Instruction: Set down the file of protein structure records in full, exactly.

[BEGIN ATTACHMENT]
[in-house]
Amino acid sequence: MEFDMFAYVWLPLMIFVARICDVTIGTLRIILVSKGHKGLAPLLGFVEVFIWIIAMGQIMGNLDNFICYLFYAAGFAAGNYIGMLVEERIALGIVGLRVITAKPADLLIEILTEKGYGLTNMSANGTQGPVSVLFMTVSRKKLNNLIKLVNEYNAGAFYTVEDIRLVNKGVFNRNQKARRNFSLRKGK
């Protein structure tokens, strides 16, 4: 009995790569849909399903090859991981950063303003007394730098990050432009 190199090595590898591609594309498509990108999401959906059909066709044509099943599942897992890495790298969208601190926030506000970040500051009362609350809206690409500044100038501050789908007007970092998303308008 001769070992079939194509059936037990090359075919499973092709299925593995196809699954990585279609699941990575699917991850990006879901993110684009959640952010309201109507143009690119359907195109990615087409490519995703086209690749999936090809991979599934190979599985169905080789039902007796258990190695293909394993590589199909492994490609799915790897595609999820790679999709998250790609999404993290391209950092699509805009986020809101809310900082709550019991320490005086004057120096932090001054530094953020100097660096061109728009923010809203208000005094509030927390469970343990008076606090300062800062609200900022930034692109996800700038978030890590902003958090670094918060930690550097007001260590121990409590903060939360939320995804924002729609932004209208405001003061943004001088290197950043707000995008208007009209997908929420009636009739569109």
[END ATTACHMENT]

[in-house]
Amino acid sequence: MEFDMFAYVWLPLMIFVARICDVTIGTLRIILVSKGHKGLAPLLGFVEVFIWIIAMGQIMGNLDNFICYLFYAAGFAAGNYIGMLVEERIALGIVGLRVITAKPADLLIEILTEKGYGLTNMSANGTQGPVSVLFMTVSRKKLNNLIKLVNEYNAGAFYTVEDIRLVNKGVFNRNQKARRNFSLRKGK
């Protein structure tokens, strides 16, 4: 009995790569849909399903090859991981950063303003007394730098990050432009 190199090595590898591609594309498509990108999401959906059909066709044509099943599942897992890495790298969208601190926030506000970040500051009362609350809206690409500044100038501050789908007007970092998303308008 001769070992079939194509059936037990090359075919499973092709299925593995196809699954990585279609699941990575699917991850990006879901993110684009959640952010309201109507143009690119359907195109990615087409490519995703086209690749999936090809991979599934190979599985169905080789039902007796258990190695293909394993590589199909492994490609799915790897595609999820790679999709998250790609999404993290391209950092699509805009986020809101809310900082709550019991320490005086004057120096932090001054530094953020100097660096061109728009923010809203208000005094509030927390469970343990008076606090300062800062609200900022930034692109996800700038978030890590902003958090670094918060930690550097007001260590121990409590903060939360939320995804924002729609932004209208405001003061943004001088290197950043707000995008208007009209997908929420009636009739569109």